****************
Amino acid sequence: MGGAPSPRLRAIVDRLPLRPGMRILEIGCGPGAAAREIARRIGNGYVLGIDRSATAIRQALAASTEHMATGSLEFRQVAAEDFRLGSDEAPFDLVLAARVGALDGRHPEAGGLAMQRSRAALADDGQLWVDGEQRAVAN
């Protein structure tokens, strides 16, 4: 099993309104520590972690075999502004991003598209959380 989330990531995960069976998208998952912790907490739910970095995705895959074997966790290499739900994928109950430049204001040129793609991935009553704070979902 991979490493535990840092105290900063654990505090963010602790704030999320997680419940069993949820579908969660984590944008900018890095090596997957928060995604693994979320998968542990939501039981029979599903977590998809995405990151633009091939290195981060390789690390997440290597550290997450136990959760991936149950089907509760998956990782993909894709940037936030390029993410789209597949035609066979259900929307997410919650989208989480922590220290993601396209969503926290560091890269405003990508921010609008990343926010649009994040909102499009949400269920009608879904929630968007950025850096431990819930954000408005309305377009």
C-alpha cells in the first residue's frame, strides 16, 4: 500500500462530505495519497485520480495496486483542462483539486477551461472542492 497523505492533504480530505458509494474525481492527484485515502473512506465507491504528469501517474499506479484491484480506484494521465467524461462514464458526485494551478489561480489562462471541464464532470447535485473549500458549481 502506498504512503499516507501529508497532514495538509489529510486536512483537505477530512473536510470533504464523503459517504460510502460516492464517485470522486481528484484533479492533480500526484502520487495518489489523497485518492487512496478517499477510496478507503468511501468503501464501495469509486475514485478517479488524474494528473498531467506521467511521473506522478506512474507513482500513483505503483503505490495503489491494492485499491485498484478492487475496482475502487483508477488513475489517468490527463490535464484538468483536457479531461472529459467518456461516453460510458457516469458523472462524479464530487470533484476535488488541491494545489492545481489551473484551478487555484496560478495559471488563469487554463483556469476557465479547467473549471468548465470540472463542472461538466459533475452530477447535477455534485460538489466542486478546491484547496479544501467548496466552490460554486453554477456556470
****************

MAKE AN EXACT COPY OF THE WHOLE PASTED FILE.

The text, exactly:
Amino acid sequence: MGGAPSPRLRAIVDRLPLRPGMRILEIGCGPGAAAREIARRIGNGYVLGIDRSATAIRQALAASTEHMATGSLEFRQVAAEDFRLGSDEAPFDLVLAARVGALDGRHPEAGGLAMQRSRAALADDGQLWVDGEQRAVAN
């Protein structure tokens, strides 16, 4: 099993309104520590972690075999502004991003598209959380 989330990531995960069976998208998952912790907490739910970095995705895959074997966790290499739900994928109950430049204001040129793609991935009553704070979902 991979490493535990840092105290900063654990505090963010602790704030999320997680419940069993949820579908969660984590944008900018890095090596997957928060995604693994979320998968542990939501039981029979599903977590998809995405990151633009091939290195981060390789690390997440290597550290997450136990959760991936149950089907509760998956990782993909894709940037936030390029993410789209597949035609066979259900929307997410919650989208989480922590220290993601396209969503926290560091890269405003990508921010609008990343926010649009994040909102499009949400269920009608879904929630968007950025850096431990819930954000408005309305377009």
C-alpha cells in the first residue's frame, strides 16, 4: 500500500462530505495519497485520480495496486483542462483539486477551461472542492 497523505492533504480530505458509494474525481492527484485515502473512506465507491504528469501517474499506479484491484480506484494521465467524461462514464458526485494551478489561480489562462471541464464532470447535485473549500458549481 502506498504512503499516507501529508497532514495538509489529510486536512483537505477530512473536510470533504464523503459517504460510502460516492464517485470522486481528484484533479492533480500526484502520487495518489489523497485518492487512496478517499477510496478507503468511501468503501464501495469509486475514485478517479488524474494528473498531467506521467511521473506522478506512474507513482500513483505503483503505490495503489491494492485499491485498484478492487475496482475502487483508477488513475489517468490527463490535464484538468483536457479531461472529459467518456461516453460510458457516469458523472462524479464530487470533484476535488488541491494545489492545481489551473484551478487555484496560478495559471488563469487554463483556469476557465479547467473549471468548465470540472463542472461538466459533475452530477447535477455534485460538489466542486478546491484547496479544501467548496466552490460554486453554477456556470